And I don’t identify jolts of personal utility with a more substantial and fuller understanding of personal well-being, not to mention the well-being of society when individuals among the lower classes are tricked into wasting time, energy, and resources on unproductive activities. Lottery tickets, for example. And that’s not even factoring in goods and activities that not only dissipate, but that impose negative costs on others, forcing the rest of society to cover the entropy in grab-bag, patchy fashion.

But there’s a tension: “You say you want to save the poor, but you also want there to be a eugenic effect. Pick one.”

Fair. The permanent poor of the present are emphatically not the permanent poor of 0 A.D. But the point of the regulation isn’t just for the lower classes. It’s to protect the spontaneity and creative potential of the intelligent, so that the environment doesn’t select those attributes out. Just like it’s unwise for criminal punishments to be too low or high (since if they’re too high, that’ll incentivize more crime to make it worth it—after all, if I go to jail for ten years for stealing a loaf of bread, I might as well X, too), it’ unwise for the regulatory load to be too low or too high. Regulatory load, regulatory load, regulatory load.

Regulatory loads should neither be too low nor too high to generate optimal selection and efficiency effects. Trivial cases of good regulation include forcing restaurants to include calorie counts, as well as mandating that airlines include the entire price of the flight upfront, rather than sneaking in taxes and additional fees later. Non-trivial cases include prohibiting non-compete agreements in certain cases and mandating a certain percentage of income being saved in a private retirement account—the latter is especially important in avoiding entropy.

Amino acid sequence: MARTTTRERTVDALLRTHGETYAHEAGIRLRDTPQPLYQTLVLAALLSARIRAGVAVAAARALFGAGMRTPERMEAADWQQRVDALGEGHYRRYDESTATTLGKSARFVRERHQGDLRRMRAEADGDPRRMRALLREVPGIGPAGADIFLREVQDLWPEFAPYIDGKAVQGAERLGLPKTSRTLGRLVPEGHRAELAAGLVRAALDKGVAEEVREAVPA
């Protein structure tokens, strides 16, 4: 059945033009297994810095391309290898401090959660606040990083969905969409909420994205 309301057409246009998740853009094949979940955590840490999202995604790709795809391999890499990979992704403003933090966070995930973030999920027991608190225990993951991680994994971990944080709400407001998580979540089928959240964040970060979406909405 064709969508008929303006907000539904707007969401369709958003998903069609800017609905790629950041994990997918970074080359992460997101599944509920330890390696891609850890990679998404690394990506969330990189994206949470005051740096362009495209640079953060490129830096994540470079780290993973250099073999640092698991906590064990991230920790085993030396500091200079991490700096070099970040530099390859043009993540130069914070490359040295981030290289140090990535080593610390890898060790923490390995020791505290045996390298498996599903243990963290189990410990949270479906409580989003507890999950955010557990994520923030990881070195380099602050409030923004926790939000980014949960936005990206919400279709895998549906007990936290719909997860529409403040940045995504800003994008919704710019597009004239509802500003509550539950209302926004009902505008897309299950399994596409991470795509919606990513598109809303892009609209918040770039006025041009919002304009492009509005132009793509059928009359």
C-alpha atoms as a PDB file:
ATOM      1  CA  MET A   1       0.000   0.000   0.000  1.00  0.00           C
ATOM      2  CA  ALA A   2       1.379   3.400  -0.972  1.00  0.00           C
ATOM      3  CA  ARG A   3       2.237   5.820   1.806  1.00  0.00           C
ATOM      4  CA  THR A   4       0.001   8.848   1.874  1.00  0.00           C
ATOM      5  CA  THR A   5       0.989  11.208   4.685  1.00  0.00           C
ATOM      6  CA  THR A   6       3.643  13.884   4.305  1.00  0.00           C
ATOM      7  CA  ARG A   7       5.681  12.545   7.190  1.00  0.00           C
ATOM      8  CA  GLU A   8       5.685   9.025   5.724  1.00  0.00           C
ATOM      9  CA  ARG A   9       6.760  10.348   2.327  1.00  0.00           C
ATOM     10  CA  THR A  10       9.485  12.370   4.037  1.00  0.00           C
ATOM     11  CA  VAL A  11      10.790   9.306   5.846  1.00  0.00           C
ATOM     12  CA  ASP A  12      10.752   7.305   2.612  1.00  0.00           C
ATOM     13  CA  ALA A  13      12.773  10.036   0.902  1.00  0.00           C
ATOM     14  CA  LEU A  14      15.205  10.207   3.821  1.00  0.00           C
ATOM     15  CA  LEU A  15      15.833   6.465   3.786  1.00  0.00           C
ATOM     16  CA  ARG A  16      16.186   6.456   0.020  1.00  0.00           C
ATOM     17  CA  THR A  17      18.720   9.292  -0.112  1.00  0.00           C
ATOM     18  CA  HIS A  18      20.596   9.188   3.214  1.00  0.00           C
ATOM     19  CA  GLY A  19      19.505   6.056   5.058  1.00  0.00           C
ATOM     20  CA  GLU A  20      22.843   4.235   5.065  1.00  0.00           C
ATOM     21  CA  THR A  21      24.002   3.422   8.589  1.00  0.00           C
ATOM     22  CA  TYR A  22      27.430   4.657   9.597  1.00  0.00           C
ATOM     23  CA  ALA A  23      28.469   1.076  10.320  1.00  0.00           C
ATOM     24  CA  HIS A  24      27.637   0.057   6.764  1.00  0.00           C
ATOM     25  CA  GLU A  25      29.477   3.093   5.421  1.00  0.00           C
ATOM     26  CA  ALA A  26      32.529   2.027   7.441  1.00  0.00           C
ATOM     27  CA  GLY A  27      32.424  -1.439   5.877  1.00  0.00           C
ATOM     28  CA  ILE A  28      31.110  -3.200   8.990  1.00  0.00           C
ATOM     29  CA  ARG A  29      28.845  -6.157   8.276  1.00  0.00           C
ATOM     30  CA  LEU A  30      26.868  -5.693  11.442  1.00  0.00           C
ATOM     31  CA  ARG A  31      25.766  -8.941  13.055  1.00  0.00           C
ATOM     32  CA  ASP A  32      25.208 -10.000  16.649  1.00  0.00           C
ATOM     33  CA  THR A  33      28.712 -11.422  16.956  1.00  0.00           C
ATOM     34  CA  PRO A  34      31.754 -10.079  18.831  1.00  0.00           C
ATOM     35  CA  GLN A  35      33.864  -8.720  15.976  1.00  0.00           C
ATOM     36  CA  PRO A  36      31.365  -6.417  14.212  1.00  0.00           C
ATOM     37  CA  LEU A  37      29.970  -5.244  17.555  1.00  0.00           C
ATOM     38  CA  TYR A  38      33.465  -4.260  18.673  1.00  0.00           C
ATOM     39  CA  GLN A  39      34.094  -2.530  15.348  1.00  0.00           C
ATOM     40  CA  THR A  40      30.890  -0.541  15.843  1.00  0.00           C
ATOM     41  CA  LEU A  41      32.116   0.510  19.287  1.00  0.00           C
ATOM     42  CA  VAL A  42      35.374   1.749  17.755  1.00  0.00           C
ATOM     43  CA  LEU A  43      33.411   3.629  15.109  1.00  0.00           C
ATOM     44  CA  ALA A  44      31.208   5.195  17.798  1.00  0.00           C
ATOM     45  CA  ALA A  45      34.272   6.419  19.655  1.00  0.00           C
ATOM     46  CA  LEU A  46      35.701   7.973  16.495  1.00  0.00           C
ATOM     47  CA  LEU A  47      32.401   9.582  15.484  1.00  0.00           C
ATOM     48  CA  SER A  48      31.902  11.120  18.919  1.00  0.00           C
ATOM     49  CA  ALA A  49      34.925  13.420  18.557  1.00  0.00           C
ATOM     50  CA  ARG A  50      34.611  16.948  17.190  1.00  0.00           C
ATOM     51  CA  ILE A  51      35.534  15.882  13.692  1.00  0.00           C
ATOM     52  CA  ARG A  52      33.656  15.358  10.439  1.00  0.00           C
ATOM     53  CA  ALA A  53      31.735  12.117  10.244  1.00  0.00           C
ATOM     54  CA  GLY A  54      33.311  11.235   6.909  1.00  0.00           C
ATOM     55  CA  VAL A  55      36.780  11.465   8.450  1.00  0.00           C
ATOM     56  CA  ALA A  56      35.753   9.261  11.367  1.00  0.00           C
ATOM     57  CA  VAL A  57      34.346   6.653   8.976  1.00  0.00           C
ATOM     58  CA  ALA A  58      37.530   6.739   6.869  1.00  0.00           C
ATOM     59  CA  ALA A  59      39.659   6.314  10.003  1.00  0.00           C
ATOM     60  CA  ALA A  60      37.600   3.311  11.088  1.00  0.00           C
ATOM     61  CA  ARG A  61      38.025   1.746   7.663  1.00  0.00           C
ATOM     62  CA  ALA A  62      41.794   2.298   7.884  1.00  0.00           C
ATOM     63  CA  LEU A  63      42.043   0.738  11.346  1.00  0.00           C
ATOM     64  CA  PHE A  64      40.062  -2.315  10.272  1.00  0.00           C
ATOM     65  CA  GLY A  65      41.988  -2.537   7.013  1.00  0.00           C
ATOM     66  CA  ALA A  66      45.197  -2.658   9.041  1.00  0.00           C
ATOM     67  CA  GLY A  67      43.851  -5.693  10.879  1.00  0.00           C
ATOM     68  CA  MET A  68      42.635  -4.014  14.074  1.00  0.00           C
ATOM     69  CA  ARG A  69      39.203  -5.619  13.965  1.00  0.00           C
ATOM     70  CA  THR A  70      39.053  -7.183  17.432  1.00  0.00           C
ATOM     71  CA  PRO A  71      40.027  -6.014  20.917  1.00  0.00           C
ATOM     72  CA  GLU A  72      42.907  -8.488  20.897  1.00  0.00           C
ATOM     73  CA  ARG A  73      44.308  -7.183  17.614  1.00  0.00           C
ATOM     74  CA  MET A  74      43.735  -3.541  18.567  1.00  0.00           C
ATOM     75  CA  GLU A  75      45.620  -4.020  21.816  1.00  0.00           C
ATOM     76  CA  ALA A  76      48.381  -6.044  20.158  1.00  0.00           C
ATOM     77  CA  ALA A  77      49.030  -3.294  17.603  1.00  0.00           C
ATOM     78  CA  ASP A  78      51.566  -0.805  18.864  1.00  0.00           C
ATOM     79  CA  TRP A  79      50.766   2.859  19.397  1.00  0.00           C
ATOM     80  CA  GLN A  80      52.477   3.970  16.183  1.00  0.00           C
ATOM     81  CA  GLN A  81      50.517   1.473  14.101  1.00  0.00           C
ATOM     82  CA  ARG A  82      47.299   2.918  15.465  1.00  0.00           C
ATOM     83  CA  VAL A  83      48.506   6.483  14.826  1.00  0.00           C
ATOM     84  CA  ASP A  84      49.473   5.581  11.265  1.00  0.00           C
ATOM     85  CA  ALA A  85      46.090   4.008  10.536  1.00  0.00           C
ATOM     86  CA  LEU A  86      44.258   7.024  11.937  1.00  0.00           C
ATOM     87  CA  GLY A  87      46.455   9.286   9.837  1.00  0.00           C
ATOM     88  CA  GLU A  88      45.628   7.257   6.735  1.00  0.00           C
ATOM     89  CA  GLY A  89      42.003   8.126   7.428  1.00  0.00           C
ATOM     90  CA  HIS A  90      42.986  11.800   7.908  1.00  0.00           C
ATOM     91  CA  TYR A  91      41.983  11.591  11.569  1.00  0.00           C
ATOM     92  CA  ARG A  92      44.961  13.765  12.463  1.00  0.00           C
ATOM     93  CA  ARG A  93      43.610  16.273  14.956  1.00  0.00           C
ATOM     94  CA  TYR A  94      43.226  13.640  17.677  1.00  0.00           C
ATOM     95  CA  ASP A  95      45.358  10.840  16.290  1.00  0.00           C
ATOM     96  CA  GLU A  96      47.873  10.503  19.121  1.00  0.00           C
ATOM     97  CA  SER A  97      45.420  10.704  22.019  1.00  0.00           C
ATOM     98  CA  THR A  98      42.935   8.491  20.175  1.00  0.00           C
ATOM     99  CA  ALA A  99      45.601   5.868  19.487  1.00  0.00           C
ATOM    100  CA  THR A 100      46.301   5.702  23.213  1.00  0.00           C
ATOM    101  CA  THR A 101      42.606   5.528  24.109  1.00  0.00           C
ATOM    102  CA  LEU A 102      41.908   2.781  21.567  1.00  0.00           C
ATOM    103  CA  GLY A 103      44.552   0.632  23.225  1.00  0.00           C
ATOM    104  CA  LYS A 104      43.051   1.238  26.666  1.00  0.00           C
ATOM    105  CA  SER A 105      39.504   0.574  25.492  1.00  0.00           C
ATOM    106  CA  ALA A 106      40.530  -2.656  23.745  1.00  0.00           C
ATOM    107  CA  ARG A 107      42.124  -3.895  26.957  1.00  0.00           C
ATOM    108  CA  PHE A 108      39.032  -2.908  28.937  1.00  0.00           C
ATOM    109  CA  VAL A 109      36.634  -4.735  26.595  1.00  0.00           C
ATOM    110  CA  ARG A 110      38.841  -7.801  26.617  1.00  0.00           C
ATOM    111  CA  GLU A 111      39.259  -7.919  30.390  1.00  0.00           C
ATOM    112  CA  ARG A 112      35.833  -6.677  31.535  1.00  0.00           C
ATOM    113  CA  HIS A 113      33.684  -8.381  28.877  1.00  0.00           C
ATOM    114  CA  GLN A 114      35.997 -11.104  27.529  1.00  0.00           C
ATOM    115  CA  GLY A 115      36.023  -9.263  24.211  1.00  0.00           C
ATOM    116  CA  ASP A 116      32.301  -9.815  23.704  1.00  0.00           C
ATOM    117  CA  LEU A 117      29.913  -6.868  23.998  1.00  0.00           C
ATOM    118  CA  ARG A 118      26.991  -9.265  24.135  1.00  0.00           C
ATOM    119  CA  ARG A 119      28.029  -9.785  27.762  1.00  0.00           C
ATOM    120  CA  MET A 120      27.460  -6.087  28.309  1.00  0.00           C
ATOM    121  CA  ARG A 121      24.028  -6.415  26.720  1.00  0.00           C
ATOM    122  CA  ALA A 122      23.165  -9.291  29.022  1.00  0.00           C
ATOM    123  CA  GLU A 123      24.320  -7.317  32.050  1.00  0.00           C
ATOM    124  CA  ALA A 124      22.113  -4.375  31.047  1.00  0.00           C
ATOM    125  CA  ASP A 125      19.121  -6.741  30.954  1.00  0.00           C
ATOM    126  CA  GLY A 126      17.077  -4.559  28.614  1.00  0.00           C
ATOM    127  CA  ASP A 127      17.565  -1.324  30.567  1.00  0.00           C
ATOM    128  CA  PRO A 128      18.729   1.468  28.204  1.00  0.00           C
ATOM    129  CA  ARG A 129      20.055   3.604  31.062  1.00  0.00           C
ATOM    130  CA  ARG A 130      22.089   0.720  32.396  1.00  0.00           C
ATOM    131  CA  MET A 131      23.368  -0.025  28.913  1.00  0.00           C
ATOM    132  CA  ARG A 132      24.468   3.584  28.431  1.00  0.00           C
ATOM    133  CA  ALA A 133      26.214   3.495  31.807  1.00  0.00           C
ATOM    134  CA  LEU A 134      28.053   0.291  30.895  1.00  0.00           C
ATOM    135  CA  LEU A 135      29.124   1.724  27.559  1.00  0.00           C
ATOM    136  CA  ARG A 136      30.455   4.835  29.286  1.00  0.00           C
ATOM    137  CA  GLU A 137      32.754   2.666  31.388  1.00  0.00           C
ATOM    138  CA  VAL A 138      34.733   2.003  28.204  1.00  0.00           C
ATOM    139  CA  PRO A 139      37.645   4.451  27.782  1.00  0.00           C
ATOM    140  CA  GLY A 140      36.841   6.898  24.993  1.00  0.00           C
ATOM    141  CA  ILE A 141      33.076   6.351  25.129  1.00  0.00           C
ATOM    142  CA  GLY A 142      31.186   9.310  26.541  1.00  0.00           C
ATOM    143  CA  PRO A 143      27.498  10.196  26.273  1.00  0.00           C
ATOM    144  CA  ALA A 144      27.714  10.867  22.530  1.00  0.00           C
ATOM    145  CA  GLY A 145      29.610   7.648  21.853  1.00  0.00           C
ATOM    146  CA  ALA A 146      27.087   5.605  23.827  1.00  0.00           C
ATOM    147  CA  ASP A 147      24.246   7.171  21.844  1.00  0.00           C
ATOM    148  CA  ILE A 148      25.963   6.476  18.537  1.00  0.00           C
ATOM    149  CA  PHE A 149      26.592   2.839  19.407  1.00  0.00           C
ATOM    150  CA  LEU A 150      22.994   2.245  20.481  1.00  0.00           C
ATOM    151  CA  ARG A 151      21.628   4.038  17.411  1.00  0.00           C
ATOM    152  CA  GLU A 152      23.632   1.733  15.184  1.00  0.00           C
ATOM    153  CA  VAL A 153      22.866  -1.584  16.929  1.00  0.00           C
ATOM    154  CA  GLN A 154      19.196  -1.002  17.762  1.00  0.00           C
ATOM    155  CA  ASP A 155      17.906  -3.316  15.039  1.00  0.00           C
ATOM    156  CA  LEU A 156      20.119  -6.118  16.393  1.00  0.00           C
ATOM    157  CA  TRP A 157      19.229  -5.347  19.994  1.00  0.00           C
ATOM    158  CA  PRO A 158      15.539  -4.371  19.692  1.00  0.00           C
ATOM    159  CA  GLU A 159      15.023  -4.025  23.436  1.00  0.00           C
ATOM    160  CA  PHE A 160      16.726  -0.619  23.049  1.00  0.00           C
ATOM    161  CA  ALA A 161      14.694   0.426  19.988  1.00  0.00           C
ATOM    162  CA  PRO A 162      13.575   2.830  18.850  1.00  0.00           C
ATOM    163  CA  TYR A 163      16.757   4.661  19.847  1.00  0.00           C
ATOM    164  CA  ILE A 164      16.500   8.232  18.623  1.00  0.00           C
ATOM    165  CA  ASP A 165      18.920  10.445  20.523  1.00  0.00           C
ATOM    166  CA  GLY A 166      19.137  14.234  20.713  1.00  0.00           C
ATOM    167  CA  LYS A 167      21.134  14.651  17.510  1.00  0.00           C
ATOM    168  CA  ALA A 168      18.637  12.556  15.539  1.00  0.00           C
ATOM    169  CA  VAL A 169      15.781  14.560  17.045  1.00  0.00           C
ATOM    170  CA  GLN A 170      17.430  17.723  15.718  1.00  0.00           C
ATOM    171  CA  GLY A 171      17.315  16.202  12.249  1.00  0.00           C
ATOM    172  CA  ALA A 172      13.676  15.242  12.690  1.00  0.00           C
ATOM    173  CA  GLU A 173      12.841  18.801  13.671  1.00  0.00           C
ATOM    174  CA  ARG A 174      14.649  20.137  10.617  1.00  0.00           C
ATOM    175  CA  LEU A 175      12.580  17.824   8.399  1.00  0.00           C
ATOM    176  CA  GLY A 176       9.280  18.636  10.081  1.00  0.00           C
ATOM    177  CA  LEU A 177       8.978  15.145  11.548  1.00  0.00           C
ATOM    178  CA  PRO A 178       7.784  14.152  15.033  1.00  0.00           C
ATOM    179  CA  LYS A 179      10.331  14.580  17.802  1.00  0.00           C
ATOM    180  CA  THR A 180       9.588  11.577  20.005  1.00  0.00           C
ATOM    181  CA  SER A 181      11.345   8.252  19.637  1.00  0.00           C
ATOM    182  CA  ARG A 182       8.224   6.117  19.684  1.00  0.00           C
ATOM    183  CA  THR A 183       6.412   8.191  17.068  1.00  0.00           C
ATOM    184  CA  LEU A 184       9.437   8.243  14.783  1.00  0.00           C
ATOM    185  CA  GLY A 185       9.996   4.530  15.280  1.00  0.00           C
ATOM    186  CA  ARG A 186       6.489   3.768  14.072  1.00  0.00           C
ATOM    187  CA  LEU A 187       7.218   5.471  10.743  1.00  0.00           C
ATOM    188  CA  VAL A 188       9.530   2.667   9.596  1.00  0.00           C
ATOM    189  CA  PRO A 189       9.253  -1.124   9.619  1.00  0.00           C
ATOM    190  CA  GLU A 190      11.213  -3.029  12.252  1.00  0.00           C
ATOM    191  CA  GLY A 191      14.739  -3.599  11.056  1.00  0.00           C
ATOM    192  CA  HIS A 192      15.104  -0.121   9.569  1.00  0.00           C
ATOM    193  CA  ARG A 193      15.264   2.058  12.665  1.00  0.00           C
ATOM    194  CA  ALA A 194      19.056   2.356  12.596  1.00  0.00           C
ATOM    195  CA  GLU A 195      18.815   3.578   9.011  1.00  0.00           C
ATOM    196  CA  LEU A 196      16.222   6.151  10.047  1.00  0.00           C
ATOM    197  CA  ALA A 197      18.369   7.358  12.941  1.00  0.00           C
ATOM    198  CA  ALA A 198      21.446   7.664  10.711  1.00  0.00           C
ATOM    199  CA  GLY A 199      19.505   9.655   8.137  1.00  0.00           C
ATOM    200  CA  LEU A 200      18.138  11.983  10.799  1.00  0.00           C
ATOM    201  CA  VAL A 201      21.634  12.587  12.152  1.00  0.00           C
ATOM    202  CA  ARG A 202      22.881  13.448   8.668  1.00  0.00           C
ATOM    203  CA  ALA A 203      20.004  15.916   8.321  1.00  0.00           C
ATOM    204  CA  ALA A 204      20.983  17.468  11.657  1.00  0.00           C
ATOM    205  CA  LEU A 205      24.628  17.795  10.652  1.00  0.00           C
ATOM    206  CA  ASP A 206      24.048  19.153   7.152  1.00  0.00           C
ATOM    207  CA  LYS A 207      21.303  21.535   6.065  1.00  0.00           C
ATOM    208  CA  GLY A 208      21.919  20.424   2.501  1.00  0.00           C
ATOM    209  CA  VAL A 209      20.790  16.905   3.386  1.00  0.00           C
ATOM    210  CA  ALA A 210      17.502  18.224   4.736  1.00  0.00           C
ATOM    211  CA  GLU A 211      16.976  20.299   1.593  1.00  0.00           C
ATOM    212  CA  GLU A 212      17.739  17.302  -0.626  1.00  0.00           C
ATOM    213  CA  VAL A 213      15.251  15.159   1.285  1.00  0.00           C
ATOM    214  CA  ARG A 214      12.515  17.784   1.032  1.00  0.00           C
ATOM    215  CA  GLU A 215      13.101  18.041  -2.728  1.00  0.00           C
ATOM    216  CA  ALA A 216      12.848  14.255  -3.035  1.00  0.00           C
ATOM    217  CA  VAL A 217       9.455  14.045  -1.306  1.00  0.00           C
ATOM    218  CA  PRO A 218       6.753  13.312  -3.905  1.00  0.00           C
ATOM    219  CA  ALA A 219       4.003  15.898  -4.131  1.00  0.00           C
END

“So what if those individuals don’t save for retirement. It’s their choice and they’ll starve and be selected out.”

First, that it’s their choice doesn’t seem very persuasive to me, especially considering that it’s anti-social behavior. Not saving is anti-social behavior. Second, there’s an assumption that this entire glut of ‘about to be selected out’ anti-savers will just sit on their hands and voluntarily walk the plank. This is a ludicrous assumption. They will not. Entropy will force the hand of the state. Even libertarians have to understand that this sort of intervention could potentially be subsumed in a libertarian framework: liberty now, vs. net-liberty. There’s the facile analysis that the state ought not be involved in minimum wage, in private savings accounts, in marriage, in etc., because it immediately reduces liberty—but again, what it ought to be examined from the perspective  not of liberty vs. no liberty, but magnitudes of liberty?

In other words, a fiscal collapse will probably on net result in less liberty than mandating a percentage of income for private savings accounts. Apply that formula to most everything else, and there’s much more warrant for intervention to cover liberty-reducing entropy conditions from a libertarian perspective, even.

Also: “But what about the regulations that are explicitly and solely oriented towards cronyism?”

Not All Regulations Are Like That.

Lastly: “Supposing you’re right on the economics, you’re still ignoring the institutional aspect as public choice describes it.”

Public choice is contingent based on certain types of institutions. Patience: I’m slow-stepping it.